The owner of a 1949 Unimog tractor has been driving it all over Germany to collect donations— at last count, he’s up to 10,000 Euros ($11,000)— in support of a nonprofit hospice. Jan Peters, an agricultural and economics journalist from Hamburg, inherited the historic all-wheel-drive, all-terrain workhorse from his grandfather.
Peters’ vehicle was built as part of pre-production of the first Unimog “implement carrier,” which was produced for agricultural applications by the Boehringer manufacturing firm starting in 1948. In 1951, Daimler took over Unimog production and began selling it as a Mercedes-Benz model, which it continues to do in various global markets. Alas, as of right now, the Unimog is not sold in the U.S.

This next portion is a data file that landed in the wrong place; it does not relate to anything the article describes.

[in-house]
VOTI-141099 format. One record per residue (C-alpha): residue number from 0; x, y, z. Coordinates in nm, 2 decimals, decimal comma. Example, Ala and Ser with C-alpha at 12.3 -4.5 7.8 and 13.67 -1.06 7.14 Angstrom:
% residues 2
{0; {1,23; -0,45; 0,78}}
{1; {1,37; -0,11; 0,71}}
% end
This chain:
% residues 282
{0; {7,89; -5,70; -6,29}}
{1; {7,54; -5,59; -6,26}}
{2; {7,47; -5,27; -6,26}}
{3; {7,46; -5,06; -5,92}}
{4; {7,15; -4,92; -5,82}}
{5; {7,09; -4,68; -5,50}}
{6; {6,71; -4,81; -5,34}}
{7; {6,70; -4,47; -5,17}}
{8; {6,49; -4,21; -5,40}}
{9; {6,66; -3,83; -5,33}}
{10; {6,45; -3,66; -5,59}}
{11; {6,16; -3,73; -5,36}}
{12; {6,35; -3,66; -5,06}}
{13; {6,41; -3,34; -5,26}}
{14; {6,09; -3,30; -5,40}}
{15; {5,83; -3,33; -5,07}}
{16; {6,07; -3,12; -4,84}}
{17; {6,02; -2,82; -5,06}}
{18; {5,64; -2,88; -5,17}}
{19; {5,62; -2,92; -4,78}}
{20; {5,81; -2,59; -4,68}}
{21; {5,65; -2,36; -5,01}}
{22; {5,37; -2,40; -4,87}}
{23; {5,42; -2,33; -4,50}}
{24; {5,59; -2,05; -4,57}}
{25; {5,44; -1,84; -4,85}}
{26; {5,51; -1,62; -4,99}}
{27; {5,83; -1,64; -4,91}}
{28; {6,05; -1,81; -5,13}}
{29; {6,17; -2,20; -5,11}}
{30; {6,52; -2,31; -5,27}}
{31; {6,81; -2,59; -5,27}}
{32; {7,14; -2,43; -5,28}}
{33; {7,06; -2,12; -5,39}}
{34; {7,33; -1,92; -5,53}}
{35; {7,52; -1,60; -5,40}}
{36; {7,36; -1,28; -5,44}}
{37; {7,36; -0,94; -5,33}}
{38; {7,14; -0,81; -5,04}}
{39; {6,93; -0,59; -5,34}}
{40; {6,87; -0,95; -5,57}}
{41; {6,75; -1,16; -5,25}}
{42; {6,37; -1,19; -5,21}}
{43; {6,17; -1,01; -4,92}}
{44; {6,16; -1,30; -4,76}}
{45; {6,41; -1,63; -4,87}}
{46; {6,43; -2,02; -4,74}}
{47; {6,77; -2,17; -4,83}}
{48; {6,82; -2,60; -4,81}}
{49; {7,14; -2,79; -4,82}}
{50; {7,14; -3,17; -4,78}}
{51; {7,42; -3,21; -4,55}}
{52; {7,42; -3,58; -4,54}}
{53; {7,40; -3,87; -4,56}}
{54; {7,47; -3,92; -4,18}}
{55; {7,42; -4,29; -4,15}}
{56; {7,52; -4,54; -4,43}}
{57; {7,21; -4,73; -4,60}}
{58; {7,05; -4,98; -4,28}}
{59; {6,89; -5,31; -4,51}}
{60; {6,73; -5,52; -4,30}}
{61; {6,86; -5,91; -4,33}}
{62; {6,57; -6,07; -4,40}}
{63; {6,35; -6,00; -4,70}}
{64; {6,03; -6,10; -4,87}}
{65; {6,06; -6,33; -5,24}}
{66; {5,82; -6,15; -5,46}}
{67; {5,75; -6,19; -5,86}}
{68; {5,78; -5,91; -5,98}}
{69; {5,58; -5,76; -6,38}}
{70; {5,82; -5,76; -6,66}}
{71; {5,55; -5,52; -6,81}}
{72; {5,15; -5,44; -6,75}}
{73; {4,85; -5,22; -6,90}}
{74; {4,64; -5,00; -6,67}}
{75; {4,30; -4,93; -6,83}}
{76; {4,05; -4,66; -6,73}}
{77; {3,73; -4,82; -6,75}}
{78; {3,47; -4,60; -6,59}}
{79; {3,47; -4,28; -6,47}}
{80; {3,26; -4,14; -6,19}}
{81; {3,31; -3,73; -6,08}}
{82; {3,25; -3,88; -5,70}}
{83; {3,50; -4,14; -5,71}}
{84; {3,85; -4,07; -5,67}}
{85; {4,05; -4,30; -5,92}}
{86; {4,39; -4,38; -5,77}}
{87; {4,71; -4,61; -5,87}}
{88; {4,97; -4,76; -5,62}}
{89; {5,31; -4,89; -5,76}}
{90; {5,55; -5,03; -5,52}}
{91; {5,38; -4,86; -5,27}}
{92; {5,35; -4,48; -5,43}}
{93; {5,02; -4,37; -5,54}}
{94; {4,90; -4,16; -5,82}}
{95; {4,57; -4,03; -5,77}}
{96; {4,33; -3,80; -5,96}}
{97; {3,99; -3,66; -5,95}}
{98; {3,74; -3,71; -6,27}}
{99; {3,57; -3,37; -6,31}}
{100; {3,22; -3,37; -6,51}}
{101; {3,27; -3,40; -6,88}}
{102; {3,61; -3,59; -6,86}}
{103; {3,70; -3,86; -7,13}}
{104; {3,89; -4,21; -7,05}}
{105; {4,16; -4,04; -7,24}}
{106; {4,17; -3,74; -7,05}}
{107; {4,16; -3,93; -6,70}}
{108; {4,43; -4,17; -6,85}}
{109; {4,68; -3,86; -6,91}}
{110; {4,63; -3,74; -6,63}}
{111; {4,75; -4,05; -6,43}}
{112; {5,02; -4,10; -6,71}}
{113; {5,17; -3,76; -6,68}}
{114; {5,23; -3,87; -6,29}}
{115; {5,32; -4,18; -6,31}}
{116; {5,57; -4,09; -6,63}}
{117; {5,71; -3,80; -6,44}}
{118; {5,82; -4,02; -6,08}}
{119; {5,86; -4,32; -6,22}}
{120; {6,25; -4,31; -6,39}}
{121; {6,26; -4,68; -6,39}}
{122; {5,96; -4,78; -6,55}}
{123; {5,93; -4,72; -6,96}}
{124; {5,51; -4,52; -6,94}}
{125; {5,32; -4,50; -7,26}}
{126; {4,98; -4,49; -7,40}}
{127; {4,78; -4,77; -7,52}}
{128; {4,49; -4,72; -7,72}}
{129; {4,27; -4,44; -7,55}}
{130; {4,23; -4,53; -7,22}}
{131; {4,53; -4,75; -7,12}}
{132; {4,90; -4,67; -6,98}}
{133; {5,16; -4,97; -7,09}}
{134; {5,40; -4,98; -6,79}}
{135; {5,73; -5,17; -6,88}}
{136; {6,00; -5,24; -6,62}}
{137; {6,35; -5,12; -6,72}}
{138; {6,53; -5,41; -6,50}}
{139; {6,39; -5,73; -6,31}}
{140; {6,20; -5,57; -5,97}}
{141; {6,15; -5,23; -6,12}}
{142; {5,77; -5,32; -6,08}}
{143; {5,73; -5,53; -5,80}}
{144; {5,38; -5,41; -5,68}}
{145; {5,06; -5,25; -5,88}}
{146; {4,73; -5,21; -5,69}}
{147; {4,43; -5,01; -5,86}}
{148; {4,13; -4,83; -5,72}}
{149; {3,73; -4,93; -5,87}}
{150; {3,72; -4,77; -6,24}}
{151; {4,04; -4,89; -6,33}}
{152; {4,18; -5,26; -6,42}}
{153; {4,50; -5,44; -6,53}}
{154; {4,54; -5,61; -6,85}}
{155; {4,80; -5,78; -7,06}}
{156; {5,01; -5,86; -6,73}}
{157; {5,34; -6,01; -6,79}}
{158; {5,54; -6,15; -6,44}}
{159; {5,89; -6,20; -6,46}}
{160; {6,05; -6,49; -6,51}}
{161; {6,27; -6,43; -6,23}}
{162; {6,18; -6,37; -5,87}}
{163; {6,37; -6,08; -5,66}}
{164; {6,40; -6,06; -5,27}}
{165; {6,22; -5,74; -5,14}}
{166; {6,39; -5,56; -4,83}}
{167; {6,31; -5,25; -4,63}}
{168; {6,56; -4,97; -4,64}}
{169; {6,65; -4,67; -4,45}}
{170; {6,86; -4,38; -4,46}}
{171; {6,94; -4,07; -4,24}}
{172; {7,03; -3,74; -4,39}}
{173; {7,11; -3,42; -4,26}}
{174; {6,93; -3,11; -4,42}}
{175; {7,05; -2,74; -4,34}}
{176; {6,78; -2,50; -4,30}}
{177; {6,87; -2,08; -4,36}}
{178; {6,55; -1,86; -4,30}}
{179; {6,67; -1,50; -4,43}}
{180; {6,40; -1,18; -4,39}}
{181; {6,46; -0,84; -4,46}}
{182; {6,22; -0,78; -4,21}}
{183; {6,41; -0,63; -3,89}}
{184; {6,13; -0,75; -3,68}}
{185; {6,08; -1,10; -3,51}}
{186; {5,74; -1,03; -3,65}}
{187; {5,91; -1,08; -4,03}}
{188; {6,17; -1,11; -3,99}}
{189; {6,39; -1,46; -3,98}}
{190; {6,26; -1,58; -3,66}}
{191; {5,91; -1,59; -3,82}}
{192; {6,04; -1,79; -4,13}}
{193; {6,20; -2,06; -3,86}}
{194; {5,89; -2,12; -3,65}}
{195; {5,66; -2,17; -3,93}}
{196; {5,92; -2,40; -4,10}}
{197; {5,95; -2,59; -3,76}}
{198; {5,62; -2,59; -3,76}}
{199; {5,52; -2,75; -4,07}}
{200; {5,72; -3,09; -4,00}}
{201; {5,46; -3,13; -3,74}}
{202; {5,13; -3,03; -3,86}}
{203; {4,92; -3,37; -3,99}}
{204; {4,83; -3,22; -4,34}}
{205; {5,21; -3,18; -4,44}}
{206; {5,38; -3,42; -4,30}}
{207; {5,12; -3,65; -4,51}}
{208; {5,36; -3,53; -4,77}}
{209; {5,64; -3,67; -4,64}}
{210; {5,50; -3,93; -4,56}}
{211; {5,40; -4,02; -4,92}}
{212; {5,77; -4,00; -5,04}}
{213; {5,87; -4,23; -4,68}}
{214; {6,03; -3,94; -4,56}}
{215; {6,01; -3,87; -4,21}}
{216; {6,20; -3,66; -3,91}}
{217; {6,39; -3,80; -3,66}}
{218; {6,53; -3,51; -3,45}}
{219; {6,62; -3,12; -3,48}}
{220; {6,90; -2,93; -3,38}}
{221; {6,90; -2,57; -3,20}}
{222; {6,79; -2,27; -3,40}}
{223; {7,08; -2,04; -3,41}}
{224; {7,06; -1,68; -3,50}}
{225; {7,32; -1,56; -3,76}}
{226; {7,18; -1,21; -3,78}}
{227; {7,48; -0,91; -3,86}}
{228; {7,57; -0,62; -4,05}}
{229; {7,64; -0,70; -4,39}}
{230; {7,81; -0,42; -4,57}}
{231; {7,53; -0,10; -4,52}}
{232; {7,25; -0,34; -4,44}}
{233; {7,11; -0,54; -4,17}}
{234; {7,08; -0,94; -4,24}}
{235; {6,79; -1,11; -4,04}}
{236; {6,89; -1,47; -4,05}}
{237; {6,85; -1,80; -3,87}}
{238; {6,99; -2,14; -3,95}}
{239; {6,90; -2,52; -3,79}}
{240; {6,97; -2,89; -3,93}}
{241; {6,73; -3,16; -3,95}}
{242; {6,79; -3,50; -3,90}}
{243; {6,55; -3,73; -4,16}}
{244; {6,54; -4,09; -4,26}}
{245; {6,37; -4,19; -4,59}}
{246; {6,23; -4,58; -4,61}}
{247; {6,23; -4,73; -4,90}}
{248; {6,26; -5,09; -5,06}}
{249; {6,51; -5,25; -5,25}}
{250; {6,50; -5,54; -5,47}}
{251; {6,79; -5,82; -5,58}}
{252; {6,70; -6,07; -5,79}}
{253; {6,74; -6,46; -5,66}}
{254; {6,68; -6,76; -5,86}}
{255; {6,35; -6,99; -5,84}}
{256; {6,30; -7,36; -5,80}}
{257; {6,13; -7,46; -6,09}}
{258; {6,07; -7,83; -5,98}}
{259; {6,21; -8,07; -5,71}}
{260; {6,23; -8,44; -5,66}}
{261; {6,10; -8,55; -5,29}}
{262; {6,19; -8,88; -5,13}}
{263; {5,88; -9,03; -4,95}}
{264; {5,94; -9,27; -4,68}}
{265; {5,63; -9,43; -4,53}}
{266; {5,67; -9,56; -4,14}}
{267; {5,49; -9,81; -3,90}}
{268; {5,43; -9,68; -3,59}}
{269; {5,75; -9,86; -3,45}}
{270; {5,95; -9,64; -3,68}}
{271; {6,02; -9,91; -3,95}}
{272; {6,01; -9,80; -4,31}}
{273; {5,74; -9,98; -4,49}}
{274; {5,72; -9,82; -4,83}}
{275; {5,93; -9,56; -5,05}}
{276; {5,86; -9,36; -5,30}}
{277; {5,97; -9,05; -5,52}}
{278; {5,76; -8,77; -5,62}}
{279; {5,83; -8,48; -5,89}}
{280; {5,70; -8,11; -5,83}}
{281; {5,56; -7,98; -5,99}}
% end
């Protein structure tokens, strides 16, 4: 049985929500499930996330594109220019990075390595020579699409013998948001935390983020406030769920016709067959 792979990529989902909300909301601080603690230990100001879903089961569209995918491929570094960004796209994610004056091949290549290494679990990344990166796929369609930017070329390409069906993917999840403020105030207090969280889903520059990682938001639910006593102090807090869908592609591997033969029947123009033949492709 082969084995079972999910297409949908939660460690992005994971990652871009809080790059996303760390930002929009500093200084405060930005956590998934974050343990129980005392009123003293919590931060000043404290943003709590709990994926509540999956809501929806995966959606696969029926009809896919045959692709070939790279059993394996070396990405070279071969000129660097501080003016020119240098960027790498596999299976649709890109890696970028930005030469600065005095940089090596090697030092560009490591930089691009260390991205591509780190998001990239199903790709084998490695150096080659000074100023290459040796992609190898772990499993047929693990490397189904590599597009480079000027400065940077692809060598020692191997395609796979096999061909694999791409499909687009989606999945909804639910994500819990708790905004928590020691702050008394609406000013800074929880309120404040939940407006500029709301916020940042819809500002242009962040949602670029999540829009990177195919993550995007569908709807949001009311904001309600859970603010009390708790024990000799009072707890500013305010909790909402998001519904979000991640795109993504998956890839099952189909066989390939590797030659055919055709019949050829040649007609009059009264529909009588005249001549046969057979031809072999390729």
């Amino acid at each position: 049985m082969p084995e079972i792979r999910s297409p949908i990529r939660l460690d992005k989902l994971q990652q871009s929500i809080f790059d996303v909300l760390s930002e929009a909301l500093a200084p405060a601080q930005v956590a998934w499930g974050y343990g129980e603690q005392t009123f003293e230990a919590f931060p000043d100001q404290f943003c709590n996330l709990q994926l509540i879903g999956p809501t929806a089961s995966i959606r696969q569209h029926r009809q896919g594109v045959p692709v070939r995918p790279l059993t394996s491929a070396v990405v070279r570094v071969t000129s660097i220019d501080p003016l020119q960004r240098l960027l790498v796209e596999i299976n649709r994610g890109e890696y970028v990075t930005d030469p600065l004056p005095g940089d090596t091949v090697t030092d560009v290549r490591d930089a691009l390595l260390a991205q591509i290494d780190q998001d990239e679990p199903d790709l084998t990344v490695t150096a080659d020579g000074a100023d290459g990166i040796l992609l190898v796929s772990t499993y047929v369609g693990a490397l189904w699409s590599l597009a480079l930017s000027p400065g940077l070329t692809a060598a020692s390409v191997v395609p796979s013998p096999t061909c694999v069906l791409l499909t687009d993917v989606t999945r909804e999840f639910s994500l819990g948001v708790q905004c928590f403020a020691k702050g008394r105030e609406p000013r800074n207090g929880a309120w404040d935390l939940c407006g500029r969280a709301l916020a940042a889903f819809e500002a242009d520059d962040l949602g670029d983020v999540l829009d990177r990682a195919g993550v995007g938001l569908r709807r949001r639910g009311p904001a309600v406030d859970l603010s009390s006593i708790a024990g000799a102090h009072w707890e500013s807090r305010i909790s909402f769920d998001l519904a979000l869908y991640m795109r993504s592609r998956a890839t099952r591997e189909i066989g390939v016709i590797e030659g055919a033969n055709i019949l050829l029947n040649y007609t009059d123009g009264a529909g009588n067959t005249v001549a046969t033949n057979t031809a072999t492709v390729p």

Unimog is an acronym for the German words "UNIversal-MOtor-Gerät,” with “Gerät” being the German word for gadget.
The Unimog is arguably most renowned for its “outstandingly torsionally flexible vehicle frame,” as Daimler breathlessly puts it. It’s also touted for such capabilities as an “off-road climbing capability of 100%” and being able to ford waterways as deep as 1.2 meters (4 feet).
This seventy-year-old model is powered by a Mercedes-Benz OM 636 diesel engine. The OEM notes that the modest powerplant “manages to develop 25 hp from its 1.7L displacement – a sizeable figure for vehicles at the time.”